dirent(5) - NetBSD Manual Pages

Command: Section: Arch: Collection:  
DIRENT(5)                 NetBSD File Formats Manual                 DIRENT(5)


NAME
dirent -- directory format
SYNOPSIS
#include <sys/types.h> #include <sys/dirent.h>
DESCRIPTION
Directories provide a convenient hierarchical method of grouping files while obscuring the underlying details of the storage medium. A direc- tory file is differentiated from a plain file by a flag in its inode(5) entry. It consists of records (directory entries) each of which contains information about a file and a pointer to the file itself. Directory entries may contain other directories as well as plain files; such nested directories are referred to as subdirectories. A hierarchy of directo- ries and files is formed in this manner and is called a file system (or referred to as a file system tree). Each directory file contains two special directory entries; one is a pointer to the directory itself called dot `.' and the other a pointer to its parent directory called dot-dot `..'. Dot and dot-dot are valid pathnames, however, the system root directory `/', has no parent and dot- dot points to itself like dot. File system nodes are ordinary directory files on which has been grafted a file system object, such as a physical disk or a partitioned area of such a disk. (See mount(8).) The directory entry format is defined in the file <sys/dirent.h>: /* * A directory entry has a struct dirent at the front of it, containing * its inode number, the length of the entry, and the length of the name * contained in the entry. These are followed by the name padded to an * 8 byte boundary with null bytes. All names are guaranteed null * terminated. The maximum length of a name in a directory is MAXNAMLEN. */ struct dirent { ino_t d_fileno; /* file number of entry */ uint16_t d_reclen; /* length of this record */ uint8_t d_type; /* file type, see below */ uint8_t d_namlen; /* length of string in d_name */ #define MAXNAMLEN 511 char d_name[MAXNAMLEN + 1]; /* name must be no longer than this */ }; /* * File types */ #define DT_UNKNOWN 0 #define DT_FIFO 1 #define DT_CHR 2 #define DT_DIR 4 #define DT_BLK 6 #define DT_REG 8 #define DT_LNK 10 #define DT_SOCK 12 #define DT_WHT 14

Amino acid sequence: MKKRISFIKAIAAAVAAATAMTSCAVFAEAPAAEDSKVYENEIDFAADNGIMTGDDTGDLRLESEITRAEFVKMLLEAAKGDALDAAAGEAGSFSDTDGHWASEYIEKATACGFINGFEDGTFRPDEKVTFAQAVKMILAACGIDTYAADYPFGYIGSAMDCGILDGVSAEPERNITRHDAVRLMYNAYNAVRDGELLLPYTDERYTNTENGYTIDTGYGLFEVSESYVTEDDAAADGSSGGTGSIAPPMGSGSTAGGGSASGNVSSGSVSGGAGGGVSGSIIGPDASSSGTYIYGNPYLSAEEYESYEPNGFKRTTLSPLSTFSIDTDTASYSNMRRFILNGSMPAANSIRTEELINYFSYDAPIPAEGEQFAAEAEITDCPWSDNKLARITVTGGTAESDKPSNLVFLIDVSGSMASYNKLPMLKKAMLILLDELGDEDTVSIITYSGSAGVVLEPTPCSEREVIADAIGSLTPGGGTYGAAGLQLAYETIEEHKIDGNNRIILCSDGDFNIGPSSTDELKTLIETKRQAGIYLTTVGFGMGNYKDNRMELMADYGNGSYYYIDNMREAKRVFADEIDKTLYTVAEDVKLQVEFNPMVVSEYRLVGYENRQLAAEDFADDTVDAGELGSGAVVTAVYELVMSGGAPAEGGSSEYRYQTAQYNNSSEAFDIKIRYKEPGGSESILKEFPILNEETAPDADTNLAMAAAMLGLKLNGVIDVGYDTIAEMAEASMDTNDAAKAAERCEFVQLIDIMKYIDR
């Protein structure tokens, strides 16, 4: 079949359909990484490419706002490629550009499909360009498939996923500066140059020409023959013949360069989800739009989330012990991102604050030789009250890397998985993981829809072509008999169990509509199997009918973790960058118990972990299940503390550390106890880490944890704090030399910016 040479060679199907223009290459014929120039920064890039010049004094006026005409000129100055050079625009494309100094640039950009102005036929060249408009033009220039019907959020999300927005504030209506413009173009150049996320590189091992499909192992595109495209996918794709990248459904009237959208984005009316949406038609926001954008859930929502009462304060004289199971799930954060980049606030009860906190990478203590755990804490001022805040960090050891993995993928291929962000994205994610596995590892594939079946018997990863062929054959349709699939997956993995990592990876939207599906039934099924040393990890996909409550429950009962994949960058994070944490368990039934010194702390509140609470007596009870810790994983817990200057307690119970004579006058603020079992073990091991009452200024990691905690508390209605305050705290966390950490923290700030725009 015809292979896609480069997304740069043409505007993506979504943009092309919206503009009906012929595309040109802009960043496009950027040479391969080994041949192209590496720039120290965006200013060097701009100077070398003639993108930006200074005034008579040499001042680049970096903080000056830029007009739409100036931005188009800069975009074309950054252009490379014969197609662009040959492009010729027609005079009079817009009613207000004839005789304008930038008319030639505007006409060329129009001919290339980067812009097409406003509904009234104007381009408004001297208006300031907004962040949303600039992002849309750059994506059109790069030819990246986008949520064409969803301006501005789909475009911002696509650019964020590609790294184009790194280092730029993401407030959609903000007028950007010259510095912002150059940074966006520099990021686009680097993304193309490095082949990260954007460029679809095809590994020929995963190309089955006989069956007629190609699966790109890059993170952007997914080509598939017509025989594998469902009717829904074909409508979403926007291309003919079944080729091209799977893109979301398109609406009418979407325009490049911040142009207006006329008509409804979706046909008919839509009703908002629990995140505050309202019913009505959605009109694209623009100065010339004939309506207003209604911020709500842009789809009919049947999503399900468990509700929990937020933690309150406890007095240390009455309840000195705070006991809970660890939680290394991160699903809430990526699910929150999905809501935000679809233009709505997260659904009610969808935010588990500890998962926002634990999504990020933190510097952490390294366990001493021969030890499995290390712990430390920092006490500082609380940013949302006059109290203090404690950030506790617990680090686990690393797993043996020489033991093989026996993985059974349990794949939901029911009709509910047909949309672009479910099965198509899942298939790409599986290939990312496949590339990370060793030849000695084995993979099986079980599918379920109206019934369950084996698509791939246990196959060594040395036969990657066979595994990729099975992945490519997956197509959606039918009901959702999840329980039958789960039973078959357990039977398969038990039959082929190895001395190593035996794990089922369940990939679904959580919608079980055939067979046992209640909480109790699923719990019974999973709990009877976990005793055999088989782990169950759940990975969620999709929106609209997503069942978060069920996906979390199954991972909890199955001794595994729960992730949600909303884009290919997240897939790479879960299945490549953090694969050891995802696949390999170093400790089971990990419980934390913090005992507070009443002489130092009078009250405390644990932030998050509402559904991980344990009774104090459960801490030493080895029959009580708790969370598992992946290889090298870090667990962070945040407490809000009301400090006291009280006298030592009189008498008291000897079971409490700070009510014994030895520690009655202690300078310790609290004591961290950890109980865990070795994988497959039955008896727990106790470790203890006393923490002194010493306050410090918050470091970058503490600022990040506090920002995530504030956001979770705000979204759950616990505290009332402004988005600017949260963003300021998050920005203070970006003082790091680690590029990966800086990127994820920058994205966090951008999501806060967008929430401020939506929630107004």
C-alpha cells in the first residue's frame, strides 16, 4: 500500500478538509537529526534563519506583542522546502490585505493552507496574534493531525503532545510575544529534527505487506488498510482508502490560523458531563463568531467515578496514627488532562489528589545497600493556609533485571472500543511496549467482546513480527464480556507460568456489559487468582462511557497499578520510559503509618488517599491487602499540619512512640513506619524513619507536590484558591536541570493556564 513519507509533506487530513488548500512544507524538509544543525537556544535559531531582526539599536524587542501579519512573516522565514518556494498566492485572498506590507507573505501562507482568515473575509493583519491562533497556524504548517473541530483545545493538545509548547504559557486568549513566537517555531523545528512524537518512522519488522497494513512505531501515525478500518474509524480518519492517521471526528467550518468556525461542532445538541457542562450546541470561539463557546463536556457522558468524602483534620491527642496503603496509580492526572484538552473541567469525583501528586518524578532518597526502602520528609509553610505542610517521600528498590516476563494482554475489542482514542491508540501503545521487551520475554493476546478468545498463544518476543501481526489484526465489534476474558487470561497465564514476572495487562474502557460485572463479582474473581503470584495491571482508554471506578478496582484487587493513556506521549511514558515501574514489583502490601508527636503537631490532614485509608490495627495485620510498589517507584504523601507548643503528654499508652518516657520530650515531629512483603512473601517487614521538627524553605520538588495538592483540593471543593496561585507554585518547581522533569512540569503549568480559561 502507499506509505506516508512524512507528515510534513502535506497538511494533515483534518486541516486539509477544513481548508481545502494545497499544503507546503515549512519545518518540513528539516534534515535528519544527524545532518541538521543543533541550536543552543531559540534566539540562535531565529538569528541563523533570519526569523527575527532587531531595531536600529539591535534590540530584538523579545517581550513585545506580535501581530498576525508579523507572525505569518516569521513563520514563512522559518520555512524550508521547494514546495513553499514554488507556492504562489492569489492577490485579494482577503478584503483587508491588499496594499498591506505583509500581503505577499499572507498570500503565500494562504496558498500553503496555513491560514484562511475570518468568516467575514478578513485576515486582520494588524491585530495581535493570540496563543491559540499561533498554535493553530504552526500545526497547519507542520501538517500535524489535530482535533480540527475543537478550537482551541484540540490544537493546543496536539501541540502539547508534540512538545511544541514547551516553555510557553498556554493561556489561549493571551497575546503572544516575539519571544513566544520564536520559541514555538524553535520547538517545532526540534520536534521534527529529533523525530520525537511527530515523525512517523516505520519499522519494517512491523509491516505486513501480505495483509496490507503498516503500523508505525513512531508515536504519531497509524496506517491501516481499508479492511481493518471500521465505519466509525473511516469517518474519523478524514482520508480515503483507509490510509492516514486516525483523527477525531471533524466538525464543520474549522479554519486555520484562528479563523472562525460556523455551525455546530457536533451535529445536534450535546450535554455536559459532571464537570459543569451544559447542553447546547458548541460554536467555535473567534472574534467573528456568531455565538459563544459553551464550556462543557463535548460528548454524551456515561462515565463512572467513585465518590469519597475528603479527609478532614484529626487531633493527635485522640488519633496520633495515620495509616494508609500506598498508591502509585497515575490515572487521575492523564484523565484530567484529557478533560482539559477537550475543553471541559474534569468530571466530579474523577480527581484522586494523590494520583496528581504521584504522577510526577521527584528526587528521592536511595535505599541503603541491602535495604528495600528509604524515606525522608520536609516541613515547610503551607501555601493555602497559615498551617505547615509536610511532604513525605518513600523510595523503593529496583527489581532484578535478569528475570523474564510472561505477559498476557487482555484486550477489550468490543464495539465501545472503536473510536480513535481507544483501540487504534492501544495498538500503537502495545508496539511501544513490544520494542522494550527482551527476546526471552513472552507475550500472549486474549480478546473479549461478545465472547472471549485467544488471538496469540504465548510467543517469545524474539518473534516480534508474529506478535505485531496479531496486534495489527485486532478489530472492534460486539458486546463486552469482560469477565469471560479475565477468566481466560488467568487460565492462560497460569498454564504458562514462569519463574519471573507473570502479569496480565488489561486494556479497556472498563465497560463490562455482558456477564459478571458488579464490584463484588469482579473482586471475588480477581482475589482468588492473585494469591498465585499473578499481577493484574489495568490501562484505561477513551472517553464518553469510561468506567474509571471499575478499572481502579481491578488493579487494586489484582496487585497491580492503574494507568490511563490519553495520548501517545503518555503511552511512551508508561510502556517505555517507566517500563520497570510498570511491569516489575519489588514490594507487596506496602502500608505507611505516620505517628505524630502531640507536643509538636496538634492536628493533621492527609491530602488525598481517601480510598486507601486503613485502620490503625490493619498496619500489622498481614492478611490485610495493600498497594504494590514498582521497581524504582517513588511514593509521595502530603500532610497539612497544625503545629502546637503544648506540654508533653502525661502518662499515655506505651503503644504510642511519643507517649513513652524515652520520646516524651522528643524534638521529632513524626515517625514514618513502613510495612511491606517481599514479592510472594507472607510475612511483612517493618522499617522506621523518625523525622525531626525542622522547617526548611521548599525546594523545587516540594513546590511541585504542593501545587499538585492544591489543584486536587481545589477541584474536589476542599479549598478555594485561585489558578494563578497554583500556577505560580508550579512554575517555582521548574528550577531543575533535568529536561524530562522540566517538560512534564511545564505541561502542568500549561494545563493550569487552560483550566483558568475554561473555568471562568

SEE ALSO
getdents(2), fs(5), inode(5)
HISTORY
A dir structure appeared in Version 7 AT&T UNIX. The dirent structure appeared in NetBSD 1.3. NetBSD 5.0.1 June 22, 2007 NetBSD 5.0.1
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